What Kalyan Singh Meant To The BJP And Indian Politics
Kalyan Singh was chief minister of Uttar Pradesh in total for only about three-and-a-half years. But in his political career, he mainstreamed the ideas of 'good governance' and Hindutva irreversibly.
Very few politicians have created as much buzz with as little time in power as Kalyan Singh. As someone who not only dominated BJP’s politics in the state for two decades but also became the face of rebellion against secular hypocrisy, it might come as a surprise to many that the BJP stalwart was chief minister of Uttar Pradesh for just about three-and-a-half years. His two tenures as chief minister of the state in 1990s were one of the most eventful in Indian politics as well as in Bharatiya Janata Party’s inner party machinations.
Born on 5 January 1932 in the Madhauli village of Aligarh district, Kalyan Singh’s fascination with Rashtriya Swayamsevak Sangh began as a student. A school teacher and a kabaddi enthusiast, Kalyan Singh completed his college education from Dharma Samaj College, Aligarh. He contested his first assembly election on Bharatiya Jan Sangh ticket in 1962 from Atrauli. A 30-year-old Kalyan might have lost his first election but there was no looking back.
From 1967 to 2004 he continued to represent Atrauli with just one term break in 1980. A prominent face of the opposition by 1975, he had to suffer a 21-month jail term during the Emergency.
Kalyan Singh, also called Babuji by his admirers, was the first chief minister of the saffron party in UP. His first stint as CM breathed a new life in the state’s rotting administration and bureaucracy. A number of administrative and revenue reforms were brought in in the short one year tenure. Registrations of deeds which could be indefinitely held up by the Revenue Department were ordered to be expedited within two working days. Indiscriminate seizures and surveys by the Sales Tax Department were made conditional to approval by the District Magistrate. Irrigation canals throughout the state were cleaned for the first time in decades. A system of “Prabhari Mantri”, a minister responsible for all governance related issues in every district in the state, was introduced.
However it was the educational reforms, particularly the stringent Anti-copying Act, which are remembered most from this tenure. UP, which was notorious for copying in exams, saw the pass percentage in High School drop to 13 percent.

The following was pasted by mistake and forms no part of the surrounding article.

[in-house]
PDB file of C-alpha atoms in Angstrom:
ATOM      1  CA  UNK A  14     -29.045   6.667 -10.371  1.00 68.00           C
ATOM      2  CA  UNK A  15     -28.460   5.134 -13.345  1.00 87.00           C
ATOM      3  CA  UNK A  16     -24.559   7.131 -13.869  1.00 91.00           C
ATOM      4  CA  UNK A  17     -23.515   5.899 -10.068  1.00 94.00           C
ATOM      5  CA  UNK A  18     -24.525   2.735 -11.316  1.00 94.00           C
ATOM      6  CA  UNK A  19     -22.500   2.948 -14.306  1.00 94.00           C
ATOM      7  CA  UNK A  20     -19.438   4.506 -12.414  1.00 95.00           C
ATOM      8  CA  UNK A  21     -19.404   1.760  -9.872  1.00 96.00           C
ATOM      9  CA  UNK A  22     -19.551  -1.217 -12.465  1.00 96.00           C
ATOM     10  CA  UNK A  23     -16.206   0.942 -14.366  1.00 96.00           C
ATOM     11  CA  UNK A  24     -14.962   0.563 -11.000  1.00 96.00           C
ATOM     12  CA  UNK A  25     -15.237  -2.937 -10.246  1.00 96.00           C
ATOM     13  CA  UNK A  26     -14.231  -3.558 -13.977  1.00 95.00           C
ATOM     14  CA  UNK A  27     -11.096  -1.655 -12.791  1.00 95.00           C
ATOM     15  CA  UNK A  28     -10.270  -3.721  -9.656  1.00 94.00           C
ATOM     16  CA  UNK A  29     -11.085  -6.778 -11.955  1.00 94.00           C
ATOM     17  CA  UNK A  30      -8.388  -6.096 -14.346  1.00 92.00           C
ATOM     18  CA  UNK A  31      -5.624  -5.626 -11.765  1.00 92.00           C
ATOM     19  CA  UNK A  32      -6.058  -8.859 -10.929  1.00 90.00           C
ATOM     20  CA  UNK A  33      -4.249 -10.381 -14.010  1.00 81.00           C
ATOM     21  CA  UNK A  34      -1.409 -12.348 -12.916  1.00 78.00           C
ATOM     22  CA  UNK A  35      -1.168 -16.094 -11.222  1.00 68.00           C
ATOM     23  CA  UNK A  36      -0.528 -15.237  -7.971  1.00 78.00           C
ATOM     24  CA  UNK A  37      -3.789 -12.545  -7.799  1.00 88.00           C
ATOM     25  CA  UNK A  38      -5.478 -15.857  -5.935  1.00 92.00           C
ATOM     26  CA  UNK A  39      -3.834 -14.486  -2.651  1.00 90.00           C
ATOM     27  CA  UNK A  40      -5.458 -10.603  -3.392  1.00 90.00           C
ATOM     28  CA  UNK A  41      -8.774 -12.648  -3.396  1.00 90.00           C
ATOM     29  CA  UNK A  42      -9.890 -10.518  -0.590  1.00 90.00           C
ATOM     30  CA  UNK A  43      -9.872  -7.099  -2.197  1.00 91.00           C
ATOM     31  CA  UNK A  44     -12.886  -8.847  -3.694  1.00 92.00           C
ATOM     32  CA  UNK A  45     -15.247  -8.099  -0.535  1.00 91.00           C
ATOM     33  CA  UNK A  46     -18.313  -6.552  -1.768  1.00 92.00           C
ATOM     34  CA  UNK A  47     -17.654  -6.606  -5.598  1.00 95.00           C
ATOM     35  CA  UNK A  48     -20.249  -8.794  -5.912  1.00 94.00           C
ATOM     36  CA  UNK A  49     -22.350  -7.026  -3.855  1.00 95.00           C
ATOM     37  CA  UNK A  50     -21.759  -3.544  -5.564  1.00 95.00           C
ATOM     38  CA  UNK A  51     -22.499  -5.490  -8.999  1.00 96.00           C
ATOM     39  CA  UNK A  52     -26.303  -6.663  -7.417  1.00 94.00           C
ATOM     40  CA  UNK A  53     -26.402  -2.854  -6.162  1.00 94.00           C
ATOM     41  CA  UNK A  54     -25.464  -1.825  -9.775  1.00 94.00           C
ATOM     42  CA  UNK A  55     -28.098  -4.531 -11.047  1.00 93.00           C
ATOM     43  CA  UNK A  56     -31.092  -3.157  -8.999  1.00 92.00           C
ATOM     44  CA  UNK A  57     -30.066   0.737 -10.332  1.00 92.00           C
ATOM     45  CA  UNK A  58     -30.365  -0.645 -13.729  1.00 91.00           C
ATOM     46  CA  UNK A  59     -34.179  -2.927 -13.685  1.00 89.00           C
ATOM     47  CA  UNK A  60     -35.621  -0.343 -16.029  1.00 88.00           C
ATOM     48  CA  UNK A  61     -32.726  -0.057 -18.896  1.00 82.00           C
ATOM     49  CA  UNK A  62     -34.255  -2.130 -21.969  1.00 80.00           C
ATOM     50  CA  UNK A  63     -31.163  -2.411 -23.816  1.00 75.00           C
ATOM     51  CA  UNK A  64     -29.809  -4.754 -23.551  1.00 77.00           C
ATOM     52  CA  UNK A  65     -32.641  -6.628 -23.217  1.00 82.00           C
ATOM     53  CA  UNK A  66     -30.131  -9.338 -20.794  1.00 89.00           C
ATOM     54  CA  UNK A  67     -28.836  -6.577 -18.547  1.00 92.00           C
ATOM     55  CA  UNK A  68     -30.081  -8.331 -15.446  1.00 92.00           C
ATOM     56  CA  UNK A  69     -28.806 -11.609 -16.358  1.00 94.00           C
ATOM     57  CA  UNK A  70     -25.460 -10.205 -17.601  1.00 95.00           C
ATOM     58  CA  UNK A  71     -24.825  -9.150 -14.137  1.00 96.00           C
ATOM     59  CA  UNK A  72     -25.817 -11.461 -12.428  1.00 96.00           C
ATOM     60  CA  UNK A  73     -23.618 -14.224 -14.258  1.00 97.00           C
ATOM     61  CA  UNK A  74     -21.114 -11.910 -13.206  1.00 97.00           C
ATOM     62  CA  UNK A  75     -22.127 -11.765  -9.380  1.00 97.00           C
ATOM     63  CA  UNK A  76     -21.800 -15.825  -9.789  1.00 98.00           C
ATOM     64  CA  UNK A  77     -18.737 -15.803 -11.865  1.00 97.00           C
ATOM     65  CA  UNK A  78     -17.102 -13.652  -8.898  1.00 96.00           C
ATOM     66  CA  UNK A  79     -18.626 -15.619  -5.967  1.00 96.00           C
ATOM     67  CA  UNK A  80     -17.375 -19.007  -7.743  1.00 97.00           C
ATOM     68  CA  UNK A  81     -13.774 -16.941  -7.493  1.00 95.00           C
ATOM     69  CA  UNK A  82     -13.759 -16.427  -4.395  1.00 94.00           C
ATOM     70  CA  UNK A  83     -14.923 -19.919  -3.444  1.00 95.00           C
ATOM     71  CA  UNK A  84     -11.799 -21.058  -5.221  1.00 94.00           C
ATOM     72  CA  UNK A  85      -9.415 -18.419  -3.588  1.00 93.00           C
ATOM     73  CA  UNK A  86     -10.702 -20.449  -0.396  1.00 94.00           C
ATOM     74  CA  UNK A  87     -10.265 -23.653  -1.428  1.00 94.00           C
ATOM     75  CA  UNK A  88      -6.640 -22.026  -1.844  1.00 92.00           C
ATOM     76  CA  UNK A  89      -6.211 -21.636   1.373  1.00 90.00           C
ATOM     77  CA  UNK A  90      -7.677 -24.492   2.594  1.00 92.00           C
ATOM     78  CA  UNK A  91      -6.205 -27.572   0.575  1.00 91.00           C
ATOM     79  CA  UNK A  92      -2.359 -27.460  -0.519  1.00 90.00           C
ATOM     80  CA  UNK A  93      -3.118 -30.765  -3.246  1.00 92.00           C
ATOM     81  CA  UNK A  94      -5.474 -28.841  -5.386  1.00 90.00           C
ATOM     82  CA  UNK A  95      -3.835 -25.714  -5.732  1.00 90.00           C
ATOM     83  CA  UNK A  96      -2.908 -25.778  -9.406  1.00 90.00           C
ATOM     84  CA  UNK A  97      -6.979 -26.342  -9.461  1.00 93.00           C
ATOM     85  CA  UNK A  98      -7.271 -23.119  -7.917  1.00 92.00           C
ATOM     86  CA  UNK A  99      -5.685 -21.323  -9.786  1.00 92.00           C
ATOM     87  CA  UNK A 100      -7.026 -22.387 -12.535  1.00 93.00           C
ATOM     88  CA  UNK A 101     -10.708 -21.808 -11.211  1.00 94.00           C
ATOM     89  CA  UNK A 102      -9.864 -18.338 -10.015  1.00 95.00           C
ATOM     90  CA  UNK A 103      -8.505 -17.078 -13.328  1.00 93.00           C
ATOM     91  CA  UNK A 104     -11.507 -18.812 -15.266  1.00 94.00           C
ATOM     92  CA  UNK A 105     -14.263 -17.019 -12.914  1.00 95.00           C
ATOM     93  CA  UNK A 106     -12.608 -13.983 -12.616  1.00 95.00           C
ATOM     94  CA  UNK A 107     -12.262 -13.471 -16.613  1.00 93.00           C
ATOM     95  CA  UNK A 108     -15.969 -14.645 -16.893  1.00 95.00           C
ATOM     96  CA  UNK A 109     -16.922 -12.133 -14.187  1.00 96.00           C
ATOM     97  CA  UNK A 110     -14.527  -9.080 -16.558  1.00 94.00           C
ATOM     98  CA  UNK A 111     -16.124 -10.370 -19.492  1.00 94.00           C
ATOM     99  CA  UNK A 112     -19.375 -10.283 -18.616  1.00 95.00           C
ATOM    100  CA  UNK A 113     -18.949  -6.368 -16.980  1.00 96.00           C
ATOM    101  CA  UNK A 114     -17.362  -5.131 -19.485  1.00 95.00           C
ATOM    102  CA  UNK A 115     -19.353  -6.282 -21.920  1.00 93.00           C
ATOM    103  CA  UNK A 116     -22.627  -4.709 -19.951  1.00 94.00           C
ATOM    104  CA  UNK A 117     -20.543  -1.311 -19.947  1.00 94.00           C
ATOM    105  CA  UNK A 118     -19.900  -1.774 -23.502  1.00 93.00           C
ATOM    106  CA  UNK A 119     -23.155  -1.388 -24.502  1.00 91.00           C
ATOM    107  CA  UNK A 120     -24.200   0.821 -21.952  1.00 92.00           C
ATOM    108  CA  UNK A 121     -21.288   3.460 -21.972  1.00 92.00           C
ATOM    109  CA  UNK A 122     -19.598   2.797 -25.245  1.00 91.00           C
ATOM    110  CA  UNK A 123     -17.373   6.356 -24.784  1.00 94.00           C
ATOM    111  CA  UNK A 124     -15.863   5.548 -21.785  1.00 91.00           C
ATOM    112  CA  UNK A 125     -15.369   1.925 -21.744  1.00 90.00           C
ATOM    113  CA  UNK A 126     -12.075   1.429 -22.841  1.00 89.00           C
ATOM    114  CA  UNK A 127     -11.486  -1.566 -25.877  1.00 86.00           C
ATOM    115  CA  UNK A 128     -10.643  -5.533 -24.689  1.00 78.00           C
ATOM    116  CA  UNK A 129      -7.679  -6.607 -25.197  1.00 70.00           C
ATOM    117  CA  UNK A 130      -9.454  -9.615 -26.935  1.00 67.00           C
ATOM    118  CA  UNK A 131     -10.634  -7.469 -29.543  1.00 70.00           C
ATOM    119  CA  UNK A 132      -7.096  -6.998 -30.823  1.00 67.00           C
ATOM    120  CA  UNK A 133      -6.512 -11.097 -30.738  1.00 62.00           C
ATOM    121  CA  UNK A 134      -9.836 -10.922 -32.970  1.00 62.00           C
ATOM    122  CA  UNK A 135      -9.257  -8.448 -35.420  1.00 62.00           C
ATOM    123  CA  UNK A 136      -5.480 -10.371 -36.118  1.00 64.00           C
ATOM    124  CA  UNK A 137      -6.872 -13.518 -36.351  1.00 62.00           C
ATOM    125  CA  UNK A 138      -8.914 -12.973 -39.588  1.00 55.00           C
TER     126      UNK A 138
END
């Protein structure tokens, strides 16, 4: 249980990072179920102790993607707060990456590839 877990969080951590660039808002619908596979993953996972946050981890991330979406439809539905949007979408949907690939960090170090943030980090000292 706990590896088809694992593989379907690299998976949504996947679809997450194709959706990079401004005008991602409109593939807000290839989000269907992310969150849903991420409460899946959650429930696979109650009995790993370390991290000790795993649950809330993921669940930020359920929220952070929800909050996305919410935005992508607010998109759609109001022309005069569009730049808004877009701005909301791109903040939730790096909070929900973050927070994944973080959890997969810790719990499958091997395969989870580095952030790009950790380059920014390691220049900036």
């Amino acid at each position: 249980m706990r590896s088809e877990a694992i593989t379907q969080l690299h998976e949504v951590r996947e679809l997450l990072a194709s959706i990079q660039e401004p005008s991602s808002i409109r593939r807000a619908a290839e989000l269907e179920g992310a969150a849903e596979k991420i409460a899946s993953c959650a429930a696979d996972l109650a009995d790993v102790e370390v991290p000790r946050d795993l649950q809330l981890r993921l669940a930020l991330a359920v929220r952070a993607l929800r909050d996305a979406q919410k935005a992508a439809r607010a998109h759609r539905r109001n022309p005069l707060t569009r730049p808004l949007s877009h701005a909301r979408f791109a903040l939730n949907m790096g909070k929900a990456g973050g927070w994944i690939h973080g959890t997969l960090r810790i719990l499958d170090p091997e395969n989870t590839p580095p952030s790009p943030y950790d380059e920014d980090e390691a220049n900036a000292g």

But more than ”good governance” which became both a professed model of the government and much cited public term in media and public discourse, it was demolition of the Babri Mosque by karsevaks and Kalyan Singh’s reaction to the event which gave him a place in history. Kalyan Singh not only refused to order any firing on karsevaks, he told the Director General of Police who had come to seek his permission that “I am ready to give you in writing that you had come to seek permission for firing but it is me who refused the permission”. He repeated the message in similarly firm terms to the then Home Minister Shankar Rao Chavhan also.
Tendering his resignation after demolition of the structure which signified collective humiliation of Hindus, Singh said he was ready to forsake power again and again for the sake of Ram Lalla. In his submissions before the Liberhan Commission and also the Courts, he said that none of his officers should be prosecuted for Babri demolition for which he and he alone was responsible.
Kalyan Singh was later sentenced to a day’s imprisonment for failing to protect the controversial structure. He wore this imprisonment as a badge of honour all his life.
Kalyan Singh’s second term was again a volatile one. He had to suffer a gubernatorial coup executed by Romesh Bhandari which lasted only for a day but was enough to affect the second phase of ongoing Lok Sabha elections which saw rampant booth capturing by Samajwadi Party in several constituencies. As a result, repoll had to be ordered on several booths in 29 Parliamentary constituencies. Kalyan Singh’s second stint in power was notable for ordering Bharat Mata prayers and Vande Mataram greetings in the schools.
It is in this tenure that he rebelled against central leadership and was sacked from the party. The decision cost BJP heavily and set in a steady decline in the party's fortunes which could be reversed only after the charismatic Narendra Modi arrived on the national scene.
Although Kalyan Singh had rejoined BJP in 2004, party organization and enthusiasm had weakened considerably by then. In 2009, Kalyan Singh once again left the party, this time on his own. His alliance with Samajwadi Party helped neither SP nor his own Jan Kranti Party. He returned back to BJP before the 2014 Lok Sabha elections.
The political significance of Kalyan Singh lies in the fact that he not only added a crucial chunk of OBC vote to BJP but endeared them permanently to the hitherto upper-caste saffron party. That he managed to do so in the aftermath of Mandal politics makes him an even more important figure. The nationwide rise of the BJP, driven in great measure by the rise of Hindutva fervour amongst OBCs, can find its attribution in the rise of Kalyan Singh to a large extent.
In that sense, the BJP’s meteoric rise under Narendra Modi, also an OBC, can be traced back to Kalyan Singh. PM Modi has acknowledged the importance of Kalyan Singh by referring to his “good governance” model in several public meetings.
By being a key figure in the rise of both Hindutva and “good governance” politics, Kalyan Singh has had a truly prodigious career. Also without his unambiguity and readiness to sacrifice for the Ram Mandir cause, the temple in Ayodhya might still have been a distant dream. For that, the Hindu society will always remain indebted to this Ram bhakta.
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